Distinguishing between alternative processes that may influence the distinct distribution of gastropod species requires different strategies than those used in the present study. New techniques for characterizing the physicochemical environment are making sustained measurements feasible on scales approaching those of individual gastropods (Le Bris et al., 2006). Behavioral studies are needed at multiple stages in species' life histories, and under controlled conditions (Lee, 2003; Bates et al., 2005). The gastropods themselves appear to contain a record of their physicochemical environment in the isotopic and elemental composition of their tissues and shell (S. Pendlebury, National Oceanography Centre, University of Southampton, pers. comm.). However, a full understanding of the role of gastropods in the vent ecosystem, and an answer to the question of why we find them in discrete assemblages associated with specific environments, requires that studies be placed in the context of their interactions with other species in the community--prey, predators, competitors, and even potential facilitators.
This work was supported by NSF grants OCE-9712233 (co-PIs Chuck Fisher and Pete Peterson), OCE-9619605 (co-PIs Donal Manahan and Craig Young) and OCE-0424953. We thank the captain and crew of the R/V Atlantis II and the R/V Atlantis, the pilots and crew of the submersible DSV Alvin, the chief scientists (Chuck Fisher and Jim Childress) of the cruises on which the blocks were deployed and collected, and members of the science parties who assisted us at sea. Fiorenza Micheli and Nilauro Markus sorted samples from the quantitative block experiments, and Heather Hunt provided samples from additional blocks for species-level identifications. We appreciate comments on the manuscript by two anonymous reviewers.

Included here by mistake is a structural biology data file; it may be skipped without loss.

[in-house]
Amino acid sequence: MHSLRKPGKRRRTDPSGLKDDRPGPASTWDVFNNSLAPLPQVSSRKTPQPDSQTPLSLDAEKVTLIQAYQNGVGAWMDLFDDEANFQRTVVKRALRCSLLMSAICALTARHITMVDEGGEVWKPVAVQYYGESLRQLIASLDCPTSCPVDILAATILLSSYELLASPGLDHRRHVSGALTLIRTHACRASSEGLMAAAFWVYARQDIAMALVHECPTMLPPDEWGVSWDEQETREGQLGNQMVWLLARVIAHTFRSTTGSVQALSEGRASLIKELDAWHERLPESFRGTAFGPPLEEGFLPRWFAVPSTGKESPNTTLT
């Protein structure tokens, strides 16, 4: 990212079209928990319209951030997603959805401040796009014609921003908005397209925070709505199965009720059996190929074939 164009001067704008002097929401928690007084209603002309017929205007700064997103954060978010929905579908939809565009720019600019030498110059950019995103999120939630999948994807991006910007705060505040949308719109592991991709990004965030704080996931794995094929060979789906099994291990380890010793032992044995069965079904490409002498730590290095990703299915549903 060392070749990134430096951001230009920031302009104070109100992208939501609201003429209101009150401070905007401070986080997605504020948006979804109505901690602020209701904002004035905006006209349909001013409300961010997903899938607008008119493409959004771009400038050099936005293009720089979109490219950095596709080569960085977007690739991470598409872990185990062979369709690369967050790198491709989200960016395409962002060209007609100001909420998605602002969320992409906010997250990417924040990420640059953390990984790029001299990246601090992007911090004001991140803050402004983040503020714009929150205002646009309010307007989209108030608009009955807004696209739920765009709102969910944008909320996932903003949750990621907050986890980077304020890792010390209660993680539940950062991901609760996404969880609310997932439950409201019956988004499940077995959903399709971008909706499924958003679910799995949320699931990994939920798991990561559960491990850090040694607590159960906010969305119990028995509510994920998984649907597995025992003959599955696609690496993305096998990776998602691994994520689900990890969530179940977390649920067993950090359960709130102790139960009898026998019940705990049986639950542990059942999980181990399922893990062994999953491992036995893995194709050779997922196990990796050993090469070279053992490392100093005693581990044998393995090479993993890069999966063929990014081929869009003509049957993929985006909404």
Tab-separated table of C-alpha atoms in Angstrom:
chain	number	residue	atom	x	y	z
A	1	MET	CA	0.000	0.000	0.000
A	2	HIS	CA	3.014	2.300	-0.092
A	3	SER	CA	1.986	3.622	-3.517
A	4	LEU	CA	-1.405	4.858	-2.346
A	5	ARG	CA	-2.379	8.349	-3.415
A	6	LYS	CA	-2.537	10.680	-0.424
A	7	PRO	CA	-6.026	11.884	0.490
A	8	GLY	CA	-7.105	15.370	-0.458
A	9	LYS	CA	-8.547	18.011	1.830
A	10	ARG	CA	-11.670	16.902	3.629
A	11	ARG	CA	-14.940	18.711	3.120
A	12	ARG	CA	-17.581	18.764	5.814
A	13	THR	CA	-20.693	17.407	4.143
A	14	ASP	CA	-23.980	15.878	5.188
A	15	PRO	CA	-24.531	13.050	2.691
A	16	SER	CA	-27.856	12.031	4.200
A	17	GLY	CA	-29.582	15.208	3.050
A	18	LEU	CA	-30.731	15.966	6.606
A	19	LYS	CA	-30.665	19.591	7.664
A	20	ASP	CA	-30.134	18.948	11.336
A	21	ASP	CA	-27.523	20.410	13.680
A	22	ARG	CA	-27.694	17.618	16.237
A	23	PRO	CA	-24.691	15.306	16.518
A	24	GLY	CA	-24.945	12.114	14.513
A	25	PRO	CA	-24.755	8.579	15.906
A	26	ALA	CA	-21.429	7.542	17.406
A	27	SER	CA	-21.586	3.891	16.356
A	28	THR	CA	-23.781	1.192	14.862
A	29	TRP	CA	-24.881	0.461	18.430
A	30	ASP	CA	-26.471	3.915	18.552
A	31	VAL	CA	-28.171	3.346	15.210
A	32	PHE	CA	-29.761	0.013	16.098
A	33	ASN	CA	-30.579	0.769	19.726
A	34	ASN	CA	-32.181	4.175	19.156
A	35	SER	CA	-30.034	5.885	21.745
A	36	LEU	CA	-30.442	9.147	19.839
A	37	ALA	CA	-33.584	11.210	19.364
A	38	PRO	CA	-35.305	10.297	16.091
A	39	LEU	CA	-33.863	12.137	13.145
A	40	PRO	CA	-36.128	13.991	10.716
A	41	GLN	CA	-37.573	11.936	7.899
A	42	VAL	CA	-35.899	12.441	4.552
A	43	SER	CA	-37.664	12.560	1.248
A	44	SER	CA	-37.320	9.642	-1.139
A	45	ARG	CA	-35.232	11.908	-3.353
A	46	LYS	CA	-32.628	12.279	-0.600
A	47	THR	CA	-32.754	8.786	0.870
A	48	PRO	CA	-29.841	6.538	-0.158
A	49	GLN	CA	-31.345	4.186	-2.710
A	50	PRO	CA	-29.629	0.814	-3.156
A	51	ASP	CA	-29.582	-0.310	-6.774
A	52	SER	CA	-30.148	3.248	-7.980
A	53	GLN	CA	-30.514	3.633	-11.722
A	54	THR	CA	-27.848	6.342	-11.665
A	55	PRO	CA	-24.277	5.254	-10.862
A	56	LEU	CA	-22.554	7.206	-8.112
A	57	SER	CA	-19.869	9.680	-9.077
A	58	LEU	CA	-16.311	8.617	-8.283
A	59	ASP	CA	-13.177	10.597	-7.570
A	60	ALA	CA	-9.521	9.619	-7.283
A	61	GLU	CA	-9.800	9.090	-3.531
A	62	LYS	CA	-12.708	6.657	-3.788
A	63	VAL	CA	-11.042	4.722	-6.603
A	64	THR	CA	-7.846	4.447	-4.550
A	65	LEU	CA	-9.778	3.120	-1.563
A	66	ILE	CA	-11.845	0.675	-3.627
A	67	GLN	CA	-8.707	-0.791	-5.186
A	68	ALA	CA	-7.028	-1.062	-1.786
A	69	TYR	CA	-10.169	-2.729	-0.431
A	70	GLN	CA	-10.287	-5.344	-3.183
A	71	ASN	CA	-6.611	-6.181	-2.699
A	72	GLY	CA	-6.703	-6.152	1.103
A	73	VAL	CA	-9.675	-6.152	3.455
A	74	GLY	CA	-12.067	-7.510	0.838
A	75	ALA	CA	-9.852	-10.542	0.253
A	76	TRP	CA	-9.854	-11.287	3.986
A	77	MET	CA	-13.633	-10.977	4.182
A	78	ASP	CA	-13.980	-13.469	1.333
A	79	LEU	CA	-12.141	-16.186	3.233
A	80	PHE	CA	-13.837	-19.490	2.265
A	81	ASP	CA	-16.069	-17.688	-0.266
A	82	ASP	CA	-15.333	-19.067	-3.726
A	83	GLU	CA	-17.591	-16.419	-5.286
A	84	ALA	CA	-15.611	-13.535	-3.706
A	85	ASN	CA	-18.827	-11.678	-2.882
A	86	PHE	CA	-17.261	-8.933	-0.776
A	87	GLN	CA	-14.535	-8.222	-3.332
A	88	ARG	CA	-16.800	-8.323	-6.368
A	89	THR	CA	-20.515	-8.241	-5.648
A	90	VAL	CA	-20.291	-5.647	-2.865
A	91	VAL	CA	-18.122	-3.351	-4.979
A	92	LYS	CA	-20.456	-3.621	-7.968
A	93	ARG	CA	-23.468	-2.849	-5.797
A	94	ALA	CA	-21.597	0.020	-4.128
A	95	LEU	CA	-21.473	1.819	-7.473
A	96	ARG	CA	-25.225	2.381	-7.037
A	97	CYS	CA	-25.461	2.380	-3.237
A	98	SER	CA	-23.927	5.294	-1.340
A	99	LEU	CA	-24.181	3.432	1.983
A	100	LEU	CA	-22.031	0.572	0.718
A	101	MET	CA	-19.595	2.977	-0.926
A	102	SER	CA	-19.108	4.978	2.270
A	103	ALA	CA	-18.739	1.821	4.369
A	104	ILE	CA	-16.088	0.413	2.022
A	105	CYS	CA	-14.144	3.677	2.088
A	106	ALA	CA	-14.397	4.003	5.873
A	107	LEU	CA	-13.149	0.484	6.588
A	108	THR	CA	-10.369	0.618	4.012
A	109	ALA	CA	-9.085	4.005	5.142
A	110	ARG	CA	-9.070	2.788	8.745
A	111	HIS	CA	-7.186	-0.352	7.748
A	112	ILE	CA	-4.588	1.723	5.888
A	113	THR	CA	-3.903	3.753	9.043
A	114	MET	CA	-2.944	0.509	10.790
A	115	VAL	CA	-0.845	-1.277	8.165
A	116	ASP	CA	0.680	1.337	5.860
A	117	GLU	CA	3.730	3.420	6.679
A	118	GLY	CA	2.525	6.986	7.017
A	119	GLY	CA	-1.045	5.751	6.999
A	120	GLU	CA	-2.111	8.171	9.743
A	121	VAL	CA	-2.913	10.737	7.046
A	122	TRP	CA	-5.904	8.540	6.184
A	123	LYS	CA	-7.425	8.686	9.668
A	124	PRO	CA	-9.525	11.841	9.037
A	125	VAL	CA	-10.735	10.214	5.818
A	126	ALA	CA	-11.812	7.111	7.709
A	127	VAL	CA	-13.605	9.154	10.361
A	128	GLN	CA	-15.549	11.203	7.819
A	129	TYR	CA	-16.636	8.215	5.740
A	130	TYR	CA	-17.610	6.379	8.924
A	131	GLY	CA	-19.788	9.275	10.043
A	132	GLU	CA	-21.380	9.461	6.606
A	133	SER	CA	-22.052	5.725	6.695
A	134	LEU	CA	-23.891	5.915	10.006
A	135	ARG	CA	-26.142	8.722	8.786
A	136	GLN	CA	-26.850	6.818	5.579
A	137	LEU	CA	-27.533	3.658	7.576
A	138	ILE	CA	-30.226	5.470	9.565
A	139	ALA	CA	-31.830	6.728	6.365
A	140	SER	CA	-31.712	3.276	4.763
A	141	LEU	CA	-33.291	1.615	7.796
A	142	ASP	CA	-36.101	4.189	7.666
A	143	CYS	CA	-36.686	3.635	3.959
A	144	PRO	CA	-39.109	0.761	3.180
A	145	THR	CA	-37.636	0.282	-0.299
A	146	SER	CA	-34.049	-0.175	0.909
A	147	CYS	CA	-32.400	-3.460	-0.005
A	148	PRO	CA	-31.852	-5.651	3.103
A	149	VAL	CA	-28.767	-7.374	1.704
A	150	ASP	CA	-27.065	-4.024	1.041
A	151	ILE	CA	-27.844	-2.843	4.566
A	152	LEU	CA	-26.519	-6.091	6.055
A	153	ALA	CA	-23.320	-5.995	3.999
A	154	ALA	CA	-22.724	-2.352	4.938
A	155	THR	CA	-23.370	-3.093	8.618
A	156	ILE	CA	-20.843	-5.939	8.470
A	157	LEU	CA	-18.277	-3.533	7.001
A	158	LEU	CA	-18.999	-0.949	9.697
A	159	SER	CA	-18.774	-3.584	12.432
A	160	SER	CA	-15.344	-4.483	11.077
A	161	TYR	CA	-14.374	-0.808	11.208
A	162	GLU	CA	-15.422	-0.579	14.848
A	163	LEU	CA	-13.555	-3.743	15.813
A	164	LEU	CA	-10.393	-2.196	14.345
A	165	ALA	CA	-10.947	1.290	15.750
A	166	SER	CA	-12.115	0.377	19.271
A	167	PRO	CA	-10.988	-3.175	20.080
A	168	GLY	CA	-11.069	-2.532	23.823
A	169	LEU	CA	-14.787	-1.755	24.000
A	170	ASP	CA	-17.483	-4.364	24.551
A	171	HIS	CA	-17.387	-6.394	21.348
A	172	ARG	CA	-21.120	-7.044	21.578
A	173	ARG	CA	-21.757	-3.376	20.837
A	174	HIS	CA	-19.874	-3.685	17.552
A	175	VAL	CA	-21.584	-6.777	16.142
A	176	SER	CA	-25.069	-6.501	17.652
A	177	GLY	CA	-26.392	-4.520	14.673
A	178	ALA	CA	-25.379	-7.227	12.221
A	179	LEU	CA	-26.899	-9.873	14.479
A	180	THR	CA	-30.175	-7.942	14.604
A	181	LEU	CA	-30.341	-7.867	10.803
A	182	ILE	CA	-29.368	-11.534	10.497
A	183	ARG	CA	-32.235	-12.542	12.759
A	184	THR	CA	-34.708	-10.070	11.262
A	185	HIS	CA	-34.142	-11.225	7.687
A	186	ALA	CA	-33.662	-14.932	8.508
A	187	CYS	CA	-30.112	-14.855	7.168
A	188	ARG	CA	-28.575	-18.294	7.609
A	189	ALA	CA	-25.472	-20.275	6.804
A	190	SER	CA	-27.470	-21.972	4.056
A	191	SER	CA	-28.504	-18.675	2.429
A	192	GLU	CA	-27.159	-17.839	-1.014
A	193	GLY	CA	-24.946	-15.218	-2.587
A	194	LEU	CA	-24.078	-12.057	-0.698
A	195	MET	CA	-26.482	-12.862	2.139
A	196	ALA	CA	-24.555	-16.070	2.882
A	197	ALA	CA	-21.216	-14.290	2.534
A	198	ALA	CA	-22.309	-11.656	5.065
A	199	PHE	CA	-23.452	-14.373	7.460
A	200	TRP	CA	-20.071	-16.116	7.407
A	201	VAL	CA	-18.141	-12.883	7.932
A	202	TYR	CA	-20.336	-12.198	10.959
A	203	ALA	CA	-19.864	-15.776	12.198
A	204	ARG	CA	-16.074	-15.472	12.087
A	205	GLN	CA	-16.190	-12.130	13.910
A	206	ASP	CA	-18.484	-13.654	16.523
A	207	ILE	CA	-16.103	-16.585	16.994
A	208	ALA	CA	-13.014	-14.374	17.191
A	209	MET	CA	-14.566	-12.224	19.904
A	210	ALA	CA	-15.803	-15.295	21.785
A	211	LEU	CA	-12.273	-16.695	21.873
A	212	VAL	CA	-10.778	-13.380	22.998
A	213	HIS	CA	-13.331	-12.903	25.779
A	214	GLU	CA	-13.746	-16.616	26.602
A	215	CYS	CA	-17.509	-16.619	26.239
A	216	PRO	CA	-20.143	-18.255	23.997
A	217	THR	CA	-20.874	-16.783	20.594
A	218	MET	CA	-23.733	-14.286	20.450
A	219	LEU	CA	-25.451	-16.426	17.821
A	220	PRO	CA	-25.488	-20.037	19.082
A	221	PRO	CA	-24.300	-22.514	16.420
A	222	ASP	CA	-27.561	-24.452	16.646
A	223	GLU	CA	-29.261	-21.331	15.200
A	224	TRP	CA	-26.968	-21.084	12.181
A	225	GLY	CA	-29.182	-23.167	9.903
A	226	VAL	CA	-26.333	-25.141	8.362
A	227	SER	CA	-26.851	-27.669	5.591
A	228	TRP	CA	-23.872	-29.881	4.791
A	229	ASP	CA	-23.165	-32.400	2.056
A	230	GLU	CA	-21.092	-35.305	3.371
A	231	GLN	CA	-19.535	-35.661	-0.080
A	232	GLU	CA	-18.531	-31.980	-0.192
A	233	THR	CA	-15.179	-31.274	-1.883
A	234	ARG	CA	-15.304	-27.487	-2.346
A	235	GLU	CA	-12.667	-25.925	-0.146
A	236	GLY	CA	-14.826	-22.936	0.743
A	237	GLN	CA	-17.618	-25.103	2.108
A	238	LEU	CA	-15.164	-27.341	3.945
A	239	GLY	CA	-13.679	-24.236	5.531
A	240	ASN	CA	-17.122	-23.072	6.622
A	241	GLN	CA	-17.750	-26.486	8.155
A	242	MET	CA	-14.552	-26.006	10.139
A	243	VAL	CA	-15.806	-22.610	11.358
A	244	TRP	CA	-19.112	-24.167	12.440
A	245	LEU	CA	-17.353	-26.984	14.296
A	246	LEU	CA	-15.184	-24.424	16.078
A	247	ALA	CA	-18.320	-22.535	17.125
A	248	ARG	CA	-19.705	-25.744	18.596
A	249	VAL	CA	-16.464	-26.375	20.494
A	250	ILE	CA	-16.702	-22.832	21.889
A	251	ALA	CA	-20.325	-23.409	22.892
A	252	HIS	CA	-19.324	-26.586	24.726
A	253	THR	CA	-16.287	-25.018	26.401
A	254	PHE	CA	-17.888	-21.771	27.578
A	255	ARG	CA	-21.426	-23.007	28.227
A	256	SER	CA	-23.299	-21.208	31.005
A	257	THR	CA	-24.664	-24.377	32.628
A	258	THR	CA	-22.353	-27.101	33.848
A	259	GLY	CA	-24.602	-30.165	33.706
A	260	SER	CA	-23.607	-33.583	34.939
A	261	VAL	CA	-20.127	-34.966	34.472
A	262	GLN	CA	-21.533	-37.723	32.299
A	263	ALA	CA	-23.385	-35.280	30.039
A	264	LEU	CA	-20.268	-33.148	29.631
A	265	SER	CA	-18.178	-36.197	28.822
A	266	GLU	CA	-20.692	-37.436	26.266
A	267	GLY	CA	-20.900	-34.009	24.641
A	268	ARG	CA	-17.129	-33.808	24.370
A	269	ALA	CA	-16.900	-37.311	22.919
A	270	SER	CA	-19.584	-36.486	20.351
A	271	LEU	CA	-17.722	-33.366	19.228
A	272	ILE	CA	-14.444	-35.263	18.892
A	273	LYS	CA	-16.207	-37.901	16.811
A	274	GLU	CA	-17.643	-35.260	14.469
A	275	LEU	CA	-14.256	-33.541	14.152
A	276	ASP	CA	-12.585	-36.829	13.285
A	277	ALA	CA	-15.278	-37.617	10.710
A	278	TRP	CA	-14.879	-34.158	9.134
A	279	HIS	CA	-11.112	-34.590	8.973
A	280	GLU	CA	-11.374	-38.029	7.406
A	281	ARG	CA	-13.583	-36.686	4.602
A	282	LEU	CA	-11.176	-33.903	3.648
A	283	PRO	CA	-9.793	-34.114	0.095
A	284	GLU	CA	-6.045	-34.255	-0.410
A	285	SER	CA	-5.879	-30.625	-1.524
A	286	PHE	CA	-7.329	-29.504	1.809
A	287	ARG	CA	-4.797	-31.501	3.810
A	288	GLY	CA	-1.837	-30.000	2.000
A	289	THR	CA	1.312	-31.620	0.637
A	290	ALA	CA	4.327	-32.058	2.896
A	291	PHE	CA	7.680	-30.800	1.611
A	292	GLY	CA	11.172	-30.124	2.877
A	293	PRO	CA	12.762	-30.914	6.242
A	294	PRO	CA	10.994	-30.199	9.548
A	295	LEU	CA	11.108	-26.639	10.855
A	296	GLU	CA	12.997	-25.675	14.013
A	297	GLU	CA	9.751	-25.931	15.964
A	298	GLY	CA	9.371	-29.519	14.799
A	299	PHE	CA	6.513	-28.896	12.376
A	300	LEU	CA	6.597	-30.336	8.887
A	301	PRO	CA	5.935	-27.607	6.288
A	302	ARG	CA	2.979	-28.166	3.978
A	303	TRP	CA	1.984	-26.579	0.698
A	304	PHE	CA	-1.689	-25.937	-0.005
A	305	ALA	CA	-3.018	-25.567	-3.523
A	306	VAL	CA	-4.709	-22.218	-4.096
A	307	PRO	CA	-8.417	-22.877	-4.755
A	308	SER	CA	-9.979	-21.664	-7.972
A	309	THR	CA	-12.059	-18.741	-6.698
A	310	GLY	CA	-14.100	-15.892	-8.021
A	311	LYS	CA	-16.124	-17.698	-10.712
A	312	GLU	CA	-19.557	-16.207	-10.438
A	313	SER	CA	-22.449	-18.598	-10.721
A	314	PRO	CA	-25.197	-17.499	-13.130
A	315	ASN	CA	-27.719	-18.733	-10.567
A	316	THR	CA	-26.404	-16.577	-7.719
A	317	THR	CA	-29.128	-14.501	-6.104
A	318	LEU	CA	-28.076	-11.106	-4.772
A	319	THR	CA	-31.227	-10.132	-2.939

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SUSAN W. MILLS (1,*), LAUREN S. MULLINEAUX (1), AND PAUL A. TYLER (2)
(1) Biology Department, Woods Hole Oceanographic Institution, Woods Hole, Massachusetts 02543; and (2) National Oceanography Centre, University of Southampton, European Way, Southampton SO 14 3ZH, United Kingdom
Received 13 September 2006; accepted 12 February 2007.
* To whom correspondence should be addressed. E-mail: firstname.lastname@example.org